skimming over gypsum core of plasterboard?

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rough

New Member
Hello All

I'm not a plasterer by a long way but can skim a flat plasterboard to an acceptable standard with quite a lot of time.

We had woodchip paper in one room and I've removed it but I've (probably stupidly) stripped the paper off the plasterboard so what is left is raw gysum with a few scraper marks in it. Also there is paper at the edge where two boards meet which is nearly impossible to remove?

So the question is is my only alternative now to overboard or replace the existing boards? What would happen if I tried to skim over the lot (after lots of pva of course) ?

Thanks a lot in advance if anyone has a minute to help me out ?
 

peterroberts

Active Member
Will suck like mad, but apart from that as long as the rest of the board is sound skim over as normal, good coat of pva nice skim coat and the jobs good, you don’t say wether it’s a ceiling or wall, but realistically there should be no issues with just skimming.
 

Stevieo

Royal Spin Doctor
Will suck like mad, but apart from that as long as the rest of the board is sound skim over as normal, good coat of pva nice skim coat and the jobs good, you don’t say wether it’s a ceiling or wall, but realistically there should be no issues with just skimming.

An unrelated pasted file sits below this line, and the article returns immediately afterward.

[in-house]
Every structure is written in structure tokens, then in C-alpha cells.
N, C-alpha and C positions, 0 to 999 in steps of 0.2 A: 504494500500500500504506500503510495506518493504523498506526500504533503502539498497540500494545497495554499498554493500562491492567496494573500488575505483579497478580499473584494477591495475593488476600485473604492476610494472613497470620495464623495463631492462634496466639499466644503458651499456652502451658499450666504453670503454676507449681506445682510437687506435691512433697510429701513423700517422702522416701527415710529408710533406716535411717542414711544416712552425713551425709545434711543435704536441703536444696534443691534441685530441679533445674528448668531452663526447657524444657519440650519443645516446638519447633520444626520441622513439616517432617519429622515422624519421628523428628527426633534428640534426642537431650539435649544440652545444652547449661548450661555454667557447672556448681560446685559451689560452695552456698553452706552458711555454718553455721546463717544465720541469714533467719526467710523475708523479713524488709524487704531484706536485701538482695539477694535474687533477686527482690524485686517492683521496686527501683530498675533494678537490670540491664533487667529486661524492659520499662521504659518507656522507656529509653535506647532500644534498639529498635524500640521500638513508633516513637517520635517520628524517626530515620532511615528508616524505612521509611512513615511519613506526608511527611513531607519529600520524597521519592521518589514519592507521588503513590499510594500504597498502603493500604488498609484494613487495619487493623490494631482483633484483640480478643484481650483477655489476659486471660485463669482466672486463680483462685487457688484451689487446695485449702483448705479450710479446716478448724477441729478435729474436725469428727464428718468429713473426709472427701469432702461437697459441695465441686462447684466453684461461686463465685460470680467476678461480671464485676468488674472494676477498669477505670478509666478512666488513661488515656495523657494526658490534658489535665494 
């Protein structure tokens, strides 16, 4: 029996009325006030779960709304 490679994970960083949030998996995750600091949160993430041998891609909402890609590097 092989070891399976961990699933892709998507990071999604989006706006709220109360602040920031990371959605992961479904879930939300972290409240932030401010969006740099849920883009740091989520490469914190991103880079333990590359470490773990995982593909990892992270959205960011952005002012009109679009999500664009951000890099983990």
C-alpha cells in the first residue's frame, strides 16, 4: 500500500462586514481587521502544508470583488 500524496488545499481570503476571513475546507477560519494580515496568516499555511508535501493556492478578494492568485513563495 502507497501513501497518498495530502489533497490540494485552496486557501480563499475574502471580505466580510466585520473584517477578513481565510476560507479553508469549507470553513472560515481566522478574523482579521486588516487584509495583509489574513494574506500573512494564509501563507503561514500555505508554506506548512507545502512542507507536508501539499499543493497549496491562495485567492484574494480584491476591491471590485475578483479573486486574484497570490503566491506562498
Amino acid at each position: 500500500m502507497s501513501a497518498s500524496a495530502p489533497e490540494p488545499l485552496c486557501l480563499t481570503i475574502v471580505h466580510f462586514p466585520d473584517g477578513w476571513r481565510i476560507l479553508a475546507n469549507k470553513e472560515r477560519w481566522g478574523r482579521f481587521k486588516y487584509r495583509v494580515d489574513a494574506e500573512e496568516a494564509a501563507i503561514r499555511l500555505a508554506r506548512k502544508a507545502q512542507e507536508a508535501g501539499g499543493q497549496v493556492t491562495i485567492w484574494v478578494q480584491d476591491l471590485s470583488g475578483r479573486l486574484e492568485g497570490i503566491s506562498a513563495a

Sounds all right....if it's really rough, then maybe PVA what's left of the boards, then bond it, then PVA the bonding...but by the time you've done that, pretty much might've replaced the boards.
 

paulf

Well-Known Member
The boards have been weakened the screws/nails are just siting in the soft gypsum core no strength at all.
 

peterroberts

Active Member
That’s why I asked if it was a ceiling , If it’s a ceiling I would recommend reboarding, don’t want them coming down on you, bit different if it’s a wall
 
  • Agree
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Keegan88

Guest
Yes its a wall. Many thanks indeed to all. Plan to go the strong pva then skim route.
I'd just reboard if the walls only a few metres long and onto studs it will take a few hours to rip off and put new up. Then you've got a easy job to skim it and you know it's completely solid and new. Doing the 'lazy' thing can almost take aslong as doing it right in my experience
 

stuart23

Private Member
I had a similar job years ago, gave it a few coats of strong pva and it all started crazing and cracking before final trowel. Phoned bg and they told me to use there grit primer, can’t rember what it was called but that worked.
 
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